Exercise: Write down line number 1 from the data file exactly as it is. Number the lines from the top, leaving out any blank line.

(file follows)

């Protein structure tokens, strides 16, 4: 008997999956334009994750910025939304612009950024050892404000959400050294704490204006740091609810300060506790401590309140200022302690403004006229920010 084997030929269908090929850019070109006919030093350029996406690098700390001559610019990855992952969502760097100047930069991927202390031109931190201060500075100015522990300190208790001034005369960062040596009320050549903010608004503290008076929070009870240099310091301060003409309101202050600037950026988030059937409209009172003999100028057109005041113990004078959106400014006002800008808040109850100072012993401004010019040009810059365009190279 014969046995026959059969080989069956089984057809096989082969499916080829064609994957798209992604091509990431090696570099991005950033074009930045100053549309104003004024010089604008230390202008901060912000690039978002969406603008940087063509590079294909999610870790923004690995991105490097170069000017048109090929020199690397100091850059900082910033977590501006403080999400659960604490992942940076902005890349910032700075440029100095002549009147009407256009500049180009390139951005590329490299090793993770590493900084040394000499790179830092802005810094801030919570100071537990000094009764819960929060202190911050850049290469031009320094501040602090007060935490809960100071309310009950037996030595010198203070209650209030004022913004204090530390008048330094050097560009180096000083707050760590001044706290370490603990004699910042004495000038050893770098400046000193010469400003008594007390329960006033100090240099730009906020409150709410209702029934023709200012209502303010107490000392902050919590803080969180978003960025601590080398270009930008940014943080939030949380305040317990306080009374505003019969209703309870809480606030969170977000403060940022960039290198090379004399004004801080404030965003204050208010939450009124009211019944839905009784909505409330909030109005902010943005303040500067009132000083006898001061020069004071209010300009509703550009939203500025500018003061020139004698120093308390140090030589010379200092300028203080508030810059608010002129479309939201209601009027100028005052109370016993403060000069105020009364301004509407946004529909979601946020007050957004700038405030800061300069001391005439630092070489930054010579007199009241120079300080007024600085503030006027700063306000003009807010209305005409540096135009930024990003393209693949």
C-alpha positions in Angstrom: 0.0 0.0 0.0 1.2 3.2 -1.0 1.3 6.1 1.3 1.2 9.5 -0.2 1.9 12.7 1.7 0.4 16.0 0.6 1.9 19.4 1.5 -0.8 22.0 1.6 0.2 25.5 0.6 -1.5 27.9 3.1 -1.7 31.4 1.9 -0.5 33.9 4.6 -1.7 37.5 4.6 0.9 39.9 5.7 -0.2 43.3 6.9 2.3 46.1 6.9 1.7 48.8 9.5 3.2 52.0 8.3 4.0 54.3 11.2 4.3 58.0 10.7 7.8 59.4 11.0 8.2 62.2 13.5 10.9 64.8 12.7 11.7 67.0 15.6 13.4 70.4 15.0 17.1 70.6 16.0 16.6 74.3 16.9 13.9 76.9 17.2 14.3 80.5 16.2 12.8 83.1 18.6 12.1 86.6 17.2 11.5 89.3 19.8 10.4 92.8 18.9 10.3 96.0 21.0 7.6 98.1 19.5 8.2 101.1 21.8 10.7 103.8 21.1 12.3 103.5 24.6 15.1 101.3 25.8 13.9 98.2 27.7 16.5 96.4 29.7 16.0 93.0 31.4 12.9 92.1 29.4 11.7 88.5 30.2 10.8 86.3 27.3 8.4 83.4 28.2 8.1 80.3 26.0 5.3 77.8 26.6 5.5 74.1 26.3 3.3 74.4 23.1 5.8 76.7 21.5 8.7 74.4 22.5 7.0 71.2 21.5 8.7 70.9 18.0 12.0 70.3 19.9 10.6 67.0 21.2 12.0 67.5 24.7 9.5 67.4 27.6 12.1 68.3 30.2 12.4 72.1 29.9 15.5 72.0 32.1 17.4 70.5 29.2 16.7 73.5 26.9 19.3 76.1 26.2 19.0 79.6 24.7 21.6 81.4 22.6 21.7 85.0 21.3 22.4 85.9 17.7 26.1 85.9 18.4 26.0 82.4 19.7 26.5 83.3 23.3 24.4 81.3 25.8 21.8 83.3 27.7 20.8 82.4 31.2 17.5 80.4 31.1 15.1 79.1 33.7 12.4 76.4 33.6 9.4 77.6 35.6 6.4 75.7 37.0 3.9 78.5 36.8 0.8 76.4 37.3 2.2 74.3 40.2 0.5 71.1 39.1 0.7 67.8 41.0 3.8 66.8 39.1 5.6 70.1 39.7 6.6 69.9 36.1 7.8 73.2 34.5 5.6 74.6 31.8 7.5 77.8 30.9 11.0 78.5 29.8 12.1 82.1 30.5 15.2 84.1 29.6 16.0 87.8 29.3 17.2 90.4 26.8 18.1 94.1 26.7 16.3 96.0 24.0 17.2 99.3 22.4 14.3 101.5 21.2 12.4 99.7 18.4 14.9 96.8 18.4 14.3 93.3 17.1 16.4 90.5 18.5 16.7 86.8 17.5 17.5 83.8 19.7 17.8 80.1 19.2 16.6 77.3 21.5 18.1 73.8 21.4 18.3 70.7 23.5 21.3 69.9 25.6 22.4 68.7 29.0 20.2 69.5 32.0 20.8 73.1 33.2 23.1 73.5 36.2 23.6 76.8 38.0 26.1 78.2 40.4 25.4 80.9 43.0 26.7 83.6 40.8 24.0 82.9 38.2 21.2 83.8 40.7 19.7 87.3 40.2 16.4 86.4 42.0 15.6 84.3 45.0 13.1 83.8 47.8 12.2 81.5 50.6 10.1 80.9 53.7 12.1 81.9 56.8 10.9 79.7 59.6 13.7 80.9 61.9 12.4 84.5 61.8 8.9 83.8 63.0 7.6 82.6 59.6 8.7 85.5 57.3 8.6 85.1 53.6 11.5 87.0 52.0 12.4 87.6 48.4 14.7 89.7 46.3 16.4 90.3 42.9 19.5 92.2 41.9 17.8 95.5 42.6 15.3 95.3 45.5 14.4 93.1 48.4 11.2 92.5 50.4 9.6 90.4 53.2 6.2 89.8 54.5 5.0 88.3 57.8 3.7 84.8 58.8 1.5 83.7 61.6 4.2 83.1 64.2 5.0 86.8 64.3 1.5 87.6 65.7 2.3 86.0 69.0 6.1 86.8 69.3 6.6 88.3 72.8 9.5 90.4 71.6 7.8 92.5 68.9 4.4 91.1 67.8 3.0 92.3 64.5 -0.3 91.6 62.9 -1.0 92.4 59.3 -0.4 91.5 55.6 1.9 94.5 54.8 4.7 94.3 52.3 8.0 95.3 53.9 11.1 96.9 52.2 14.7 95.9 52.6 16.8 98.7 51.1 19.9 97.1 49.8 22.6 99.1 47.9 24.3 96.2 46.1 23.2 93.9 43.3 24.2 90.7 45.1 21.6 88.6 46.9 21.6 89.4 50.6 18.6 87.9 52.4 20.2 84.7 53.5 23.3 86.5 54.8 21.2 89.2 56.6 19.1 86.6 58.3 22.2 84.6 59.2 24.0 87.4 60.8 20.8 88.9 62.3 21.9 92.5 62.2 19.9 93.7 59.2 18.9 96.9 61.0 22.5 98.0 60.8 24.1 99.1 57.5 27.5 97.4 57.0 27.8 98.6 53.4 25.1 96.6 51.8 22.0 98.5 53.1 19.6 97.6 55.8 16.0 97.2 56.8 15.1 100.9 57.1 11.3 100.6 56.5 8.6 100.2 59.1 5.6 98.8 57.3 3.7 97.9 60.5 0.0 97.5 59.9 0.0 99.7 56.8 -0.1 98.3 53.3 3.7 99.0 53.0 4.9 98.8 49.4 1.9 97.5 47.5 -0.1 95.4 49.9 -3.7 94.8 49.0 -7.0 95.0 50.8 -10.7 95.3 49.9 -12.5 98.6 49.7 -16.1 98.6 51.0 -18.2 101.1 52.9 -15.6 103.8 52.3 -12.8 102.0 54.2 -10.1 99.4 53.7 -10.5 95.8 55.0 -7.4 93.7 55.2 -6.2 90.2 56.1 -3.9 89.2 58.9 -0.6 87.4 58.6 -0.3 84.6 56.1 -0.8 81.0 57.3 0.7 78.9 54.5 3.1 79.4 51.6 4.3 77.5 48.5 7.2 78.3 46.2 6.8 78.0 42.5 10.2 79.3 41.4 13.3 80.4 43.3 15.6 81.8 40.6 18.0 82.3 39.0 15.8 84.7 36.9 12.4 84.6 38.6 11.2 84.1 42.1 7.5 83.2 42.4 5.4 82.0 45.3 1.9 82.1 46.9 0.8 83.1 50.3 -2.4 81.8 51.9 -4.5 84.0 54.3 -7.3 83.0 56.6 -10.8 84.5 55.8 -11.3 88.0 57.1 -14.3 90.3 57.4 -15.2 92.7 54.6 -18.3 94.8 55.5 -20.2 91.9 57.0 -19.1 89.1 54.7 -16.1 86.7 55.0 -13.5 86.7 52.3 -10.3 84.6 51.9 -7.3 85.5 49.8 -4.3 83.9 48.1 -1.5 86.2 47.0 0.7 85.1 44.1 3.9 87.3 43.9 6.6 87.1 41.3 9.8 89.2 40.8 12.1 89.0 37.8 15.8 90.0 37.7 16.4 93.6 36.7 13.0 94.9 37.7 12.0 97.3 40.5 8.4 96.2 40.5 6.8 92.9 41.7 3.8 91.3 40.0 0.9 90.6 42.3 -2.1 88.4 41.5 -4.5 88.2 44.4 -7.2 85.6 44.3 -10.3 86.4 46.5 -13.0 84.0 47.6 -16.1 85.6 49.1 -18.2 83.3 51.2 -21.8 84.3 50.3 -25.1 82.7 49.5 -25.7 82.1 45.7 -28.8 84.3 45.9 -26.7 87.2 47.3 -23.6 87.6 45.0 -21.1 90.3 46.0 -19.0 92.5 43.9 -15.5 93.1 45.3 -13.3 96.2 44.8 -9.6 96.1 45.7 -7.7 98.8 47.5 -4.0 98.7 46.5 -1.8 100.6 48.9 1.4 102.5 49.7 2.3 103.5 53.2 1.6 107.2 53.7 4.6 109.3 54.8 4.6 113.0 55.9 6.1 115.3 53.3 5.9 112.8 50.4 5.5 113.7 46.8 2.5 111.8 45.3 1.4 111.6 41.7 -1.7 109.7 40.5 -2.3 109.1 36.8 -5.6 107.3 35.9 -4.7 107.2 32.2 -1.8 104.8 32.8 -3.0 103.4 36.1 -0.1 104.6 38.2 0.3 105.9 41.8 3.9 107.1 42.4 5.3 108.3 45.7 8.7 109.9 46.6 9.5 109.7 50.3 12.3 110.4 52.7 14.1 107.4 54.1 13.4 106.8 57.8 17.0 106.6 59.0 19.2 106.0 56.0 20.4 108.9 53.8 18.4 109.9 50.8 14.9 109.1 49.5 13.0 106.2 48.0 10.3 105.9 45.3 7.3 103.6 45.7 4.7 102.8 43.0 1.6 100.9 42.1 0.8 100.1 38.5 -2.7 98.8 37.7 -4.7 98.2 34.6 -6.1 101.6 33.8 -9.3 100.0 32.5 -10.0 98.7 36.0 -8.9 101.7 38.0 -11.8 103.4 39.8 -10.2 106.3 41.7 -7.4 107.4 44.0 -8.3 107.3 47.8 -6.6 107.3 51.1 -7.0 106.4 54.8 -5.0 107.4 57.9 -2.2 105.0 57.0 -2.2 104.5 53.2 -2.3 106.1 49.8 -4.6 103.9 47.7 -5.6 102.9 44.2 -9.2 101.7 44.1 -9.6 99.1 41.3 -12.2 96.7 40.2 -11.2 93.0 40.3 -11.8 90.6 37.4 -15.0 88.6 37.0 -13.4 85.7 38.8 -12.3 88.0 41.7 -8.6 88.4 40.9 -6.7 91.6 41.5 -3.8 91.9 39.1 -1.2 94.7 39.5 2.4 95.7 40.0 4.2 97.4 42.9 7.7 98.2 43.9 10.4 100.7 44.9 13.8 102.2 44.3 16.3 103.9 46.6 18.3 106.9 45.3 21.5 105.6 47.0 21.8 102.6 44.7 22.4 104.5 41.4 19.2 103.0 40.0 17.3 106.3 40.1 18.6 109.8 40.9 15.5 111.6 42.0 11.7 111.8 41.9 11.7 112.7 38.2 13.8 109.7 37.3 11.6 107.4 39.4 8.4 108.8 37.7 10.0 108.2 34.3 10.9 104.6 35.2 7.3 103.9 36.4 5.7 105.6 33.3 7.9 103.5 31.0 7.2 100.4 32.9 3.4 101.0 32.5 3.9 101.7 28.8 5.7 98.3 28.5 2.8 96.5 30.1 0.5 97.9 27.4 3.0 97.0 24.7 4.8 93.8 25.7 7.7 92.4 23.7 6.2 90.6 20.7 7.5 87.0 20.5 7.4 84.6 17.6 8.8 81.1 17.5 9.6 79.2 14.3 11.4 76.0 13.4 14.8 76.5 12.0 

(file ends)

């Protein structure tokens, strides 16, 4: 008997999956334009994750910025939304612009950024050892404000959400050294704490204006740091609810300060506790401590309140200022302690403004006229920010 084997030929269908090929850019070109006919030093350029996406690098700390001559610019990855992952969502760097100047930069991927202390031109931190201060500075100015522990300190208790001034005369960062040596009320050549903010608004503290008076929070009870240099310091301060003409309101202050600037950026988030059937409209009172003999100028057109005041113990004078959106400014006002800008808040109850100072012993401004010019040009810059365009190279 014969046995026959059969080989069956089984057809096989082969499916080829064609994957798209992604091509990431090696570099991005950033074009930045100053549309104003004024010089604008230390202008901060912000690039978002969406603008940087063509590079294909999610870790923004690995991105490097170069000017048109090929020199690397100091850059900082910033977590501006403080999400659960604490992942940076902005890349910032700075440029100095002549009147009407256009500049180009390139951005590329490299090793993770590493900084040394000499790179830092802005810094801030919570100071537990000094009764819960929060202190911050850049290469031009320094501040602090007060935490809960100071309310009950037996030595010198203070209650209030004022913004204090530390008048330094050097560009180096000083707050760590001044706290370490603990004699910042004495000038050893770098400046000193010469400003008594007390329960006033100090240099730009906020409150709410209702029934023709200012209502303010107490000392902050919590803080969180978003960025601590080398270009930008940014943080939030949380305040317990306080009374505003019969209703309870809480606030969170977000403060940022960039290198090379004399004004801080404030965003204050208010939450009124009211019944839905009784909505409330909030109005902010943005303040500067009132000083006898001061020069004071209010300009509703550009939203500025500018003061020139004698120093308390140090030589010379200092300028203080508030810059608010002129479309939201209601009027100028005052109370016993403060000069105020009364301004509407946004529909979601946020007050957004700038405030800061300069001391005439630092070489930054010579007199009241120079300080007024600085503030006027700063306000003009807010209305005409540096135009930024990003393209693949």